CBOT Mixed, Little Changed; Argentine Crop Risks Stays Elevated; Russian Export Tax Details Awaited
AgResource Farm Marketing Advice for Thursday: 1/ No new advice.
6:30 AM CBOT Prices: March soybeans are up 5.25 cents to $14.115, March corn is down 0.25 cents at $5.2475 while March Chi wheat is down 3.0 cents at $6.575.
Good Morning! Ag markets are mixed this AM, with beans higher and grain markets steady to modestly weaker. The pace of the rally has slowed as the market awaits late Jan/early Feb South American weather and crop conditions, but breaks will be shallow and short in duration. ARC expects the market to more accurately digest falling Argentine crop potential, while Russia’s looming wheat export levy will act to keep the cost of wheat trade execution at multi-year highs.
The Rosario Grain Exchange late Wednesday pegged the Argentine corn crop at 46 MMTs, vs. 47 previously and vs. the USDA’s 47.5. Northern crop areas of Argentina will see stabilization of vegetation health, while key areas of Southern Cordoba, Buenos Aires and La Pampa face the return of net draws in soil moisture. Equally important is that the corn crop in Argentina is not yet fully planted, which suggests the bulk of Argentina’s new crop corn surplus won’t find its way to the world market until mid-summer. The Buenos Aires Exchange will update Argentine corn and soy conditions this afternoon.
Paris milling wheat futures are steady/higher as that market has taken a more pronounced leadership role amid the absence of Russian offers.
German fob wheat for Mar-Apr delivery has rallied to $287/MT. This reflects a 7-year high and using current Gulf basis is comparable to $6.35, basis March KC. A sizable move is expected in global wheat markets next weeks, as ARC’s contacts indicate a decision on the details of Russia’s wheat export tax should be revealed on Friday.
As of today, it appears Russia will tax wheat exports $30/MT beginning Feb 15, with a possible higher tax of $54/MT to be implemented on Mar 15. Any tax level, on paper, raises the cost of Black Sea wheat. Key is whether the Russian farmer shares the burden by selling at deflated interior prices? If the Russian farmer does not become a more active seller, then nearly the full value of the tax will fall upon the exporter. In this scenario the EU wheat market must rise further to slow future export demand and shift trade to North American Feb-Jun.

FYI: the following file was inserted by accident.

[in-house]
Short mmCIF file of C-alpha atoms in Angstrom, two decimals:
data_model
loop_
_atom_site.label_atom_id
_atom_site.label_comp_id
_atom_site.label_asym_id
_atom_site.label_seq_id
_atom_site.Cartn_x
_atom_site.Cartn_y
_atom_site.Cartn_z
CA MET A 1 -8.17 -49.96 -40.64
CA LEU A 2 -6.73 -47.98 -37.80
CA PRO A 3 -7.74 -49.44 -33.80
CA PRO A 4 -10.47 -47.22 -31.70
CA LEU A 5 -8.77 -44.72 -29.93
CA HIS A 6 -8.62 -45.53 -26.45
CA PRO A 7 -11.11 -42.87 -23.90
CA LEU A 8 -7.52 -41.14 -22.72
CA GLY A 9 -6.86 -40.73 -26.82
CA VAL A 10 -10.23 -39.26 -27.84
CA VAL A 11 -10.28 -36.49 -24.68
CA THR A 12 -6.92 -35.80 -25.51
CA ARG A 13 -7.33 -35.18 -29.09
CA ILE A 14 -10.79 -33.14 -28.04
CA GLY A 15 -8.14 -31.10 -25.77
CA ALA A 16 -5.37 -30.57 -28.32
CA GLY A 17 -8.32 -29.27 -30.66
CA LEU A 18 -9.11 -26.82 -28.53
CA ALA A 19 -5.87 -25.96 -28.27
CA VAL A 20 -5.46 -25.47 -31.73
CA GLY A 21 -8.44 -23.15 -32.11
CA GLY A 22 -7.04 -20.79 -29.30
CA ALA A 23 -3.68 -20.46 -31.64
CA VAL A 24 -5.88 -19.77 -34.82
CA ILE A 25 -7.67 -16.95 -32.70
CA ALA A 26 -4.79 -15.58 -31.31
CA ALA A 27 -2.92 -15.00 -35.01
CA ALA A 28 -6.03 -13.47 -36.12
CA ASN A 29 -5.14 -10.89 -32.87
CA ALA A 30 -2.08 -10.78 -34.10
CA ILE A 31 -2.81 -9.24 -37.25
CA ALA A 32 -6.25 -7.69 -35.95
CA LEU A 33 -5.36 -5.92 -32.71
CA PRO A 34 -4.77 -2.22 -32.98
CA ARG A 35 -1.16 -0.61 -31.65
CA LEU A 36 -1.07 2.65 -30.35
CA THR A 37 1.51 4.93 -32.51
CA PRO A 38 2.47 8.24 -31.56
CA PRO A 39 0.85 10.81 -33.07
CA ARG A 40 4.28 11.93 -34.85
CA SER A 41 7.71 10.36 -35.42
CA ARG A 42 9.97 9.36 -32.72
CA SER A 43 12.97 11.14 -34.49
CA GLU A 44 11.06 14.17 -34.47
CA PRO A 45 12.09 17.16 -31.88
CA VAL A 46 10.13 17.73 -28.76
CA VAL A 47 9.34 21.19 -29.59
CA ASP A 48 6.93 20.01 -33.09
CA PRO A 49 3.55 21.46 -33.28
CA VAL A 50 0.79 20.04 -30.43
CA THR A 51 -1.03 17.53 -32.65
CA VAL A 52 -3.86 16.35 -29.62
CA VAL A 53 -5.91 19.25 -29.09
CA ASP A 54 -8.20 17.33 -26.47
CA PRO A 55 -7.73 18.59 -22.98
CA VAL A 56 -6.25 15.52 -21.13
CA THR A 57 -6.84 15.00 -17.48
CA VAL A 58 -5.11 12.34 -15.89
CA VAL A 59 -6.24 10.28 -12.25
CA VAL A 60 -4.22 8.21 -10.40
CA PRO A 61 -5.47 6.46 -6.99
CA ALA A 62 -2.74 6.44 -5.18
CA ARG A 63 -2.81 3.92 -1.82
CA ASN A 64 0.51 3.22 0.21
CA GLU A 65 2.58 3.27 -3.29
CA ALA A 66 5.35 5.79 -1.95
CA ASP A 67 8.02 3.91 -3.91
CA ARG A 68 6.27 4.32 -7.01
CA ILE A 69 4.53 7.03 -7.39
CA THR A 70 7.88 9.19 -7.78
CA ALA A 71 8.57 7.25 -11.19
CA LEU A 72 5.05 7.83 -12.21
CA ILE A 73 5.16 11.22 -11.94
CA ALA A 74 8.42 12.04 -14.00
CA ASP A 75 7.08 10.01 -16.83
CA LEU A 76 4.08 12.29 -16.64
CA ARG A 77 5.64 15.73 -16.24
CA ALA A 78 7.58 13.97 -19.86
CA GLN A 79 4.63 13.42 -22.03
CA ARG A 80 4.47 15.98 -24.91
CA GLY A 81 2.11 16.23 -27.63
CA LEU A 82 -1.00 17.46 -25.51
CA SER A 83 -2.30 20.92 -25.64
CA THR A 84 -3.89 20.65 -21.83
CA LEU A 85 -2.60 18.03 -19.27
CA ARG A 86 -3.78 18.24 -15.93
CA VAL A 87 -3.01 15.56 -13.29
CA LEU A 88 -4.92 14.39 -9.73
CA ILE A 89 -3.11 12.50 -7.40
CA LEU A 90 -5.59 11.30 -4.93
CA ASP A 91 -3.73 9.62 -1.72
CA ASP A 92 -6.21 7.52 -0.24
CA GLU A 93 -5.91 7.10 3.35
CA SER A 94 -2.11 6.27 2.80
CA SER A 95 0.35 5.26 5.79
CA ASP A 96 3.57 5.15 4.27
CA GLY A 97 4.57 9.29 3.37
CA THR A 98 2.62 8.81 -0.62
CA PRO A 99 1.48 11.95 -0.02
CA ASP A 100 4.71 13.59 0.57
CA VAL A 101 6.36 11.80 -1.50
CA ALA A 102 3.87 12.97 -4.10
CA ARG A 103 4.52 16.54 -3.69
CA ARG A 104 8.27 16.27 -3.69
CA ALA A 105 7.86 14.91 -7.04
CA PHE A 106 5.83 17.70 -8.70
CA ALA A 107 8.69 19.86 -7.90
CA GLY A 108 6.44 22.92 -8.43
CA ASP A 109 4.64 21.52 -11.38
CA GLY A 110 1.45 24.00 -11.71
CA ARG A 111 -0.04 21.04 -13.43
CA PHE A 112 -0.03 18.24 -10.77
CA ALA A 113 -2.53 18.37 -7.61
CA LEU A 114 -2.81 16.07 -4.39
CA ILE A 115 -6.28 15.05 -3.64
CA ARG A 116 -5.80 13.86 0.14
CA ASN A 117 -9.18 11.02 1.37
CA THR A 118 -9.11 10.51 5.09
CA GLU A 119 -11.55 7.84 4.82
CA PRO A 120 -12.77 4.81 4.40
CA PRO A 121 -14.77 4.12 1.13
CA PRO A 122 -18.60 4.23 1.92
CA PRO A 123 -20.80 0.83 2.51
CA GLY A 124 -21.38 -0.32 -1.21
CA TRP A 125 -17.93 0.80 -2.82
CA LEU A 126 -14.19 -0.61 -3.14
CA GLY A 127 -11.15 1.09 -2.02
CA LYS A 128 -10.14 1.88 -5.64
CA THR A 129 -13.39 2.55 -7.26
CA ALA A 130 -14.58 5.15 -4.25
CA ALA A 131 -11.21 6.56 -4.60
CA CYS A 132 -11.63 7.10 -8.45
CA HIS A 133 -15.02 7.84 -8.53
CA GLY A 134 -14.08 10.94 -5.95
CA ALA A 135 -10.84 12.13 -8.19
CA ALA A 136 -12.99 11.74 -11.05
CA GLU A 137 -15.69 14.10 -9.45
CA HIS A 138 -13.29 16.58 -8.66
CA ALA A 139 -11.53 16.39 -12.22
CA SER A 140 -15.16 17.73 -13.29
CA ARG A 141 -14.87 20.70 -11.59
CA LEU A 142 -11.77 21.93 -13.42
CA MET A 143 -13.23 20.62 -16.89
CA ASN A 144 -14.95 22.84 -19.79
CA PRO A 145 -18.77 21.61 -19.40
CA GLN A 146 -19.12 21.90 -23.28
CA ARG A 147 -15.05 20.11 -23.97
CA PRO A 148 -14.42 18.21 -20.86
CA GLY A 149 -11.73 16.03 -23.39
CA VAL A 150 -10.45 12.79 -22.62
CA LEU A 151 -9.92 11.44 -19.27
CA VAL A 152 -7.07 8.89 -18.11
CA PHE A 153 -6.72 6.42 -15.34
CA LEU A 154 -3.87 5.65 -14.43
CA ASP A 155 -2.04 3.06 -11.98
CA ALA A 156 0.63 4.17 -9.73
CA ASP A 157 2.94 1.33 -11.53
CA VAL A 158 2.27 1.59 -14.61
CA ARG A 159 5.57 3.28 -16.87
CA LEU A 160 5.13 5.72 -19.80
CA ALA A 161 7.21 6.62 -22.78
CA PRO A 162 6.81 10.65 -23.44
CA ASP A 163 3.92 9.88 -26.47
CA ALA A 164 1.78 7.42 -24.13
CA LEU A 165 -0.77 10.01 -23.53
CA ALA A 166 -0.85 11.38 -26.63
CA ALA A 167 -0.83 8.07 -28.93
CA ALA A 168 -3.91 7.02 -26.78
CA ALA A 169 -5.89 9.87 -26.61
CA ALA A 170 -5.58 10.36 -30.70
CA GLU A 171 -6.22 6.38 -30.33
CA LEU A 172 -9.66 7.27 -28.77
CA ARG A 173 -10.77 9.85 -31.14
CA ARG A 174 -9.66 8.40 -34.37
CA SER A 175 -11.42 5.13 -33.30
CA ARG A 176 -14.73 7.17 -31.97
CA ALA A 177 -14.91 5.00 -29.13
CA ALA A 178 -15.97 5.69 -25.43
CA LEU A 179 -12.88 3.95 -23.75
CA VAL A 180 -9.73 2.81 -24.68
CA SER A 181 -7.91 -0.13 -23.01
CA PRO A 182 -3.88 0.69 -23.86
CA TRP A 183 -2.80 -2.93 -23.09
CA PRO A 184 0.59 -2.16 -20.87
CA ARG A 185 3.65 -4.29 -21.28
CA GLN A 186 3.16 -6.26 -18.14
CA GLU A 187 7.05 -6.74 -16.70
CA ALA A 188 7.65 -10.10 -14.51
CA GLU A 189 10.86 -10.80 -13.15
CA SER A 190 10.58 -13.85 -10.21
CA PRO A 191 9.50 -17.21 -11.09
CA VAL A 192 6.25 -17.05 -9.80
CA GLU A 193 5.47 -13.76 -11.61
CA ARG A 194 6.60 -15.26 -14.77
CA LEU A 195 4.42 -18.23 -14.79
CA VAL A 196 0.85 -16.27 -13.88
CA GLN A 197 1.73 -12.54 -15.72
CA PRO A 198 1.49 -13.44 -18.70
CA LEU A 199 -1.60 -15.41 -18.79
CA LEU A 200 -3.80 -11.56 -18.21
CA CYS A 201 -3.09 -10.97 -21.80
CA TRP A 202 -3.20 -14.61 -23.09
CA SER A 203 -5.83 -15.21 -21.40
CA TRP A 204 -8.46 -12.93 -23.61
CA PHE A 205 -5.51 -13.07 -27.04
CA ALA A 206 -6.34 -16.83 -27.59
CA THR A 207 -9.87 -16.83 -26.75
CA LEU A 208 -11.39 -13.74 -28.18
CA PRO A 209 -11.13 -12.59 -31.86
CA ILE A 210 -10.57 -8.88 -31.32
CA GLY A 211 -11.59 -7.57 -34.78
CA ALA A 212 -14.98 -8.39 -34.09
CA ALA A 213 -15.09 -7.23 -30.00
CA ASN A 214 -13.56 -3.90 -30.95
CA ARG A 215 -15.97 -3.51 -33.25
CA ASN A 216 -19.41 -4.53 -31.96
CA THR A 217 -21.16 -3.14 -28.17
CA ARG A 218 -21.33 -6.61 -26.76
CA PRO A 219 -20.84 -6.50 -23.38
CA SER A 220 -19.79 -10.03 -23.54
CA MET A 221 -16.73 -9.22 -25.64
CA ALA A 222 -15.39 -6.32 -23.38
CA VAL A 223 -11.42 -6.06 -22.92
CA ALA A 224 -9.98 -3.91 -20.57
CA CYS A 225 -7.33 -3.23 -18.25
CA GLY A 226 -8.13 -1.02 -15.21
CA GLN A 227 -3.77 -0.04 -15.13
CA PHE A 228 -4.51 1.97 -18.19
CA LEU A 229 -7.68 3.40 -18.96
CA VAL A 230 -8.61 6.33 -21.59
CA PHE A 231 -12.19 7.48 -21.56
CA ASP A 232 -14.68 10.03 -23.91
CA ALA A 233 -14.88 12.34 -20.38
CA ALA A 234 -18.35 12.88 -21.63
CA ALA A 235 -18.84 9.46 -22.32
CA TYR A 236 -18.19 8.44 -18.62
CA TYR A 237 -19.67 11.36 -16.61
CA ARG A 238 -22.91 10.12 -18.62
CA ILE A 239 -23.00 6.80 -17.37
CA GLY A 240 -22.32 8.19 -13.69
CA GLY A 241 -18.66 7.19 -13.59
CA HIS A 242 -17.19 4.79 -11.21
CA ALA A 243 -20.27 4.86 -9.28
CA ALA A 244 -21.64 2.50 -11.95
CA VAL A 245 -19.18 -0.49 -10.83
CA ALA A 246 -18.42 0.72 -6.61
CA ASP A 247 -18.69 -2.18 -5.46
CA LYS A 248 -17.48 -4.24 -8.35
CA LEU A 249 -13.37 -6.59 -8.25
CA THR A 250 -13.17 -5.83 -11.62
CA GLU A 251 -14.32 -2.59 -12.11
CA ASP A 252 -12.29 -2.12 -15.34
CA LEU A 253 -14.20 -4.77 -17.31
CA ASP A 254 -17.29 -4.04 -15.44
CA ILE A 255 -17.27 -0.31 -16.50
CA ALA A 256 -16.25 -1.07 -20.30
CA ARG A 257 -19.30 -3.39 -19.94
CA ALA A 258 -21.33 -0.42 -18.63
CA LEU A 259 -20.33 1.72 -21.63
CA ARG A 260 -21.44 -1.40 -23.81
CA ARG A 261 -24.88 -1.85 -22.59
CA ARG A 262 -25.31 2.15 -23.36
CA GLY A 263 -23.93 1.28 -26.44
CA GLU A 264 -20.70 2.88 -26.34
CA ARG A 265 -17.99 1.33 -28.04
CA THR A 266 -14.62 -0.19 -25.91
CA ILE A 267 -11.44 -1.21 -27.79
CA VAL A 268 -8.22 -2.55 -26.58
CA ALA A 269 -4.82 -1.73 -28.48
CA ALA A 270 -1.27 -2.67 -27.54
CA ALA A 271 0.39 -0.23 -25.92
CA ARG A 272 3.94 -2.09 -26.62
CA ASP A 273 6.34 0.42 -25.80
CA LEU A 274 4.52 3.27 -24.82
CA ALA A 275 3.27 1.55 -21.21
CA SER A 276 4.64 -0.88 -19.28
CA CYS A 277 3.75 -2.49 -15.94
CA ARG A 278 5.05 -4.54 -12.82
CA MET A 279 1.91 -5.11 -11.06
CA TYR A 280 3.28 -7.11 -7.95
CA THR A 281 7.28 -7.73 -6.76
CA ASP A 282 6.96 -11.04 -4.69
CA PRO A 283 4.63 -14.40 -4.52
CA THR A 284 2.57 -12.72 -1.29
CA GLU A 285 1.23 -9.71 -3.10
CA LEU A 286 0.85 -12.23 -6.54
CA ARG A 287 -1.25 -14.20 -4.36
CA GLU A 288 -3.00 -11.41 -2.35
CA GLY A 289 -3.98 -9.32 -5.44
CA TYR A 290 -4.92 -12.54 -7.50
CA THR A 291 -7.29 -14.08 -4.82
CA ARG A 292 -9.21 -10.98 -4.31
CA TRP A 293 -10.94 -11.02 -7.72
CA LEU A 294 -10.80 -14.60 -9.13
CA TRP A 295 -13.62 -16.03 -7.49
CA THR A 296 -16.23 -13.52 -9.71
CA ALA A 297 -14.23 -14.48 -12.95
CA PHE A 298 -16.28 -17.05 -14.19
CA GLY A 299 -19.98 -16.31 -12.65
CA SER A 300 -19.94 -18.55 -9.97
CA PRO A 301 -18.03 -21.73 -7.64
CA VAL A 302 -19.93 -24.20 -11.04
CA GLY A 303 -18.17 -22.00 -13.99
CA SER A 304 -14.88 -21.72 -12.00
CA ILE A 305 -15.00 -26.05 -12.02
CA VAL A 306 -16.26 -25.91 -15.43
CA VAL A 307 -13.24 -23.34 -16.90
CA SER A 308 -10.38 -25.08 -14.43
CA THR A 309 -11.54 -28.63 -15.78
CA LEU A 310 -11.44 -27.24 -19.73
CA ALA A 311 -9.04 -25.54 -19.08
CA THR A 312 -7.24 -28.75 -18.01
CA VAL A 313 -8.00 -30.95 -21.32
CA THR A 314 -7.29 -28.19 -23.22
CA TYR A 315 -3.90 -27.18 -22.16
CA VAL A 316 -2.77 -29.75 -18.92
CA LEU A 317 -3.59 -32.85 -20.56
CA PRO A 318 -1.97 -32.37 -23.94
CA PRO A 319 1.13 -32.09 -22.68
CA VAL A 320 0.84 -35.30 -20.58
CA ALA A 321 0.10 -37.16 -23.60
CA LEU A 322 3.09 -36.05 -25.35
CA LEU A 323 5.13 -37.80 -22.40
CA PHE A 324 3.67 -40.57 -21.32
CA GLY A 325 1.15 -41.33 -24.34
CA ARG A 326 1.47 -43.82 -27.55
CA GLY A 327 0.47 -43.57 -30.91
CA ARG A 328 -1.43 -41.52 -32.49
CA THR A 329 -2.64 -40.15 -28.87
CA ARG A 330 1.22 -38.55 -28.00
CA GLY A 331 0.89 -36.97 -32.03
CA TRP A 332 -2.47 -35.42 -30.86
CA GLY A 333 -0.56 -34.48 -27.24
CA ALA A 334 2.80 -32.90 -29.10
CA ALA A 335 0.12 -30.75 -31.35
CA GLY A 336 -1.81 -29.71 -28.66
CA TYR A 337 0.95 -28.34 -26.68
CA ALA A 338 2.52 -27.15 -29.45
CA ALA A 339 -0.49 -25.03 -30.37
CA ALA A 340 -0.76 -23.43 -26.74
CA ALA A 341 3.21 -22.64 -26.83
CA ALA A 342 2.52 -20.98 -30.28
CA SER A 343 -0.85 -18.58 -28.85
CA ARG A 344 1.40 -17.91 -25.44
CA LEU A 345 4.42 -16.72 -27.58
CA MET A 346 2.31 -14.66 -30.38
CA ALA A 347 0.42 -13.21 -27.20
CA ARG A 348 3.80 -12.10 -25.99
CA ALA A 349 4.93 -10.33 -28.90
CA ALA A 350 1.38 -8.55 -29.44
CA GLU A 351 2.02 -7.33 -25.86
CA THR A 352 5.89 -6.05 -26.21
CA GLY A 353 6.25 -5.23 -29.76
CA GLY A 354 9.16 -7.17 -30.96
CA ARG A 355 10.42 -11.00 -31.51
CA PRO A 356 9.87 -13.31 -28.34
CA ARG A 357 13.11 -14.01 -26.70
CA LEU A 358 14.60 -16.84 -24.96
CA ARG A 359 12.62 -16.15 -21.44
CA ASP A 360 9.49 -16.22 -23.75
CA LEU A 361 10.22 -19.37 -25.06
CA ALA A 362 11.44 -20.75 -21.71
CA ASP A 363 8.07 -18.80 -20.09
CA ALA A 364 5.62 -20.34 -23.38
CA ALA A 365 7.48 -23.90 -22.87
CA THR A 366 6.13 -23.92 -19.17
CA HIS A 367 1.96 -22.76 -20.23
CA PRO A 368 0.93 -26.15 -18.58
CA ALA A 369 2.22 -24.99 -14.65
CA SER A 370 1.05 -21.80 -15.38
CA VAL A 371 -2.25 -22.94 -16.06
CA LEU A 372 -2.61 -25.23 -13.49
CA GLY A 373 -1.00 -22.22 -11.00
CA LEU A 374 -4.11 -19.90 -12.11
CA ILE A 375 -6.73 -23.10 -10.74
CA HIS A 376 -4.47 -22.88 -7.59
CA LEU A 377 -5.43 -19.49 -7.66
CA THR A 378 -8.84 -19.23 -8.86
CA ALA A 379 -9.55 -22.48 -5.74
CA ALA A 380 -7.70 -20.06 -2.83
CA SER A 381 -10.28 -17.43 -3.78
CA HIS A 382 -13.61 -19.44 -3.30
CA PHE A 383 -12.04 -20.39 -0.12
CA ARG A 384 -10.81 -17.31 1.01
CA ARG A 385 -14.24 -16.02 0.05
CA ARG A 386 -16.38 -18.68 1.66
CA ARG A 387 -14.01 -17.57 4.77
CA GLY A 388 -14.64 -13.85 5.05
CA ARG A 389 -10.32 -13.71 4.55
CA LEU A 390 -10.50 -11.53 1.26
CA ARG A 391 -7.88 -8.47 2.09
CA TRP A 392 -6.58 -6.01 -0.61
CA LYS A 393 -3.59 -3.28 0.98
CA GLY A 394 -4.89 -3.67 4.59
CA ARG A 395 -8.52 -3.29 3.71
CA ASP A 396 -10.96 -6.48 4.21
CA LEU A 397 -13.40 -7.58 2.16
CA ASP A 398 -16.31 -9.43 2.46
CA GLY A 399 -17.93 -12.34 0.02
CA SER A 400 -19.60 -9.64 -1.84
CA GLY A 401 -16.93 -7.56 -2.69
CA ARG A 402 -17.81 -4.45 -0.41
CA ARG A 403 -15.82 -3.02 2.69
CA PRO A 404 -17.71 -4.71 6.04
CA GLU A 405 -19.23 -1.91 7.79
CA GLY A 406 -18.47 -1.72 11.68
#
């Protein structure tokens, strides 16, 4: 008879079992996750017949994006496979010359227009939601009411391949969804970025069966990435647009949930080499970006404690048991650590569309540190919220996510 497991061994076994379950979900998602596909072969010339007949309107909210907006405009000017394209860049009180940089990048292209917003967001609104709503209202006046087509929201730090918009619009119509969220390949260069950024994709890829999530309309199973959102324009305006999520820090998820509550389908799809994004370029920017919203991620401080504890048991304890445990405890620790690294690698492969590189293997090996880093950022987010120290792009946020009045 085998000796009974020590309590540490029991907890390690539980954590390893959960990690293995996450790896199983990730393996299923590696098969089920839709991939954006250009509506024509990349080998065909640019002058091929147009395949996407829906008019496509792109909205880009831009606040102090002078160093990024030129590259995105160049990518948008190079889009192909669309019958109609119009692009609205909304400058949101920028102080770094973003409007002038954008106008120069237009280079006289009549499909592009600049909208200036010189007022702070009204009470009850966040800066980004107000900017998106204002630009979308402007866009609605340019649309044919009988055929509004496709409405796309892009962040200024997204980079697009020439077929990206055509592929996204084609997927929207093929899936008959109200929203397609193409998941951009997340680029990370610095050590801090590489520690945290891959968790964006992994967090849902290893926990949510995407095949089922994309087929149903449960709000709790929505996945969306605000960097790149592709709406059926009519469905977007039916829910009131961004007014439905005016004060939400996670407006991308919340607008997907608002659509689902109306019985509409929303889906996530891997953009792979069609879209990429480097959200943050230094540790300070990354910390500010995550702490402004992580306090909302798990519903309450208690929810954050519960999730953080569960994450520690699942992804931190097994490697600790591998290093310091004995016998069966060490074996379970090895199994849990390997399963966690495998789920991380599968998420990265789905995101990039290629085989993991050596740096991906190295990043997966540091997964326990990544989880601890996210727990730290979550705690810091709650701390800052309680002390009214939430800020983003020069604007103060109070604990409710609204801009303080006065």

US export sales will rebound as the world’s holiday season has ended. ARC estimates US soy sales at 20-30 Mil Bu, corn sales at 30-40 Mil and wheat sales at 15-25 Mil. Brazilian truckers plan to strike on Feb 1. Strikes in Brazil, based on mostly on the cost of fuel and minimum freight rates, are not unusual but this year will exist in addition to tight nearby stocks and delayed seeding/crop development.
WTI crude is steady at $52.75/barrel. The Dow is set to open 80 points higher. Malaysian palm oil futures ended 1.7 cents/Lb lower.
Spot CBOT corn has rallied $1.00/Bu in the last 30 days, with spot beans up $2.25. A pause is needed but there’s still no evidence of needed demand rationing. Additional S American weather premium is expected by mid-Feb.
South American Weather Pattern Discussion: The South American forecast into the very end of January is consistent with prior runs. A more pattern rainfall is scheduled to evolve in Central and Northern Brazil moving forward while an arid trend resumes in Argentina and far Southern Brazil. The GFS model’s 10-day precip forecast is attached.
Cumulative precip of 2-5” is forecast across a vast majority of Brazil’s soy belt, which if realized will begin to ease short-term dryness. However, sizable long-term moisture deficits will remain intact across Mato Grosso and northeastern growing areas.
Moderate showers will impact Argentina over the next 72 hours but needed soaking rain will favor fringe producing areas in the far north. Complete dryness is offered to Argentina and RGDS in S Brail Jan 17-25. Argentine temps begin to rise into the 90s in late Jan as soil moisture levels retreat.
AgResource Daily Cattle Analysis: Cattle futures closed lightly mixed, but little changed on Wednesday and a steady outlook is offered for early trade today. Feb cattle were under pressure early Wednesday but found support near the early month lows and recovered losses late in the day. The back end of the cattle curve again pushed to new contract highs, which along with a weaker technical close in corn, lifted March feeders off an 8-week low.
Boxed beef prices moved extended gains through midweek. The choice value gained $1.86 on Wednesday to $211, and the select value gained $.97 to $199.
On Wednesday, cash trade was quoted at $110 in TX and $1-3 lower in KS at $109-111. Light dressed trade was reported in NE at $172.
At Wednesday’s low, March feeders were $11 under the high traded 3 weeks ago. The market is very oversold, but the rising cost of gain will continue to pressure feeder values without a strong rally in deferred fed cattle values. The chart shows that Midwest average DDG’s are now the highest since 2014 at $214/ton, with the price at 124% of corn on a per pound basis.
Technical targets hold at $120-121 April futures. Our view has shifted to neutral on rallies above $120.00 April cattle.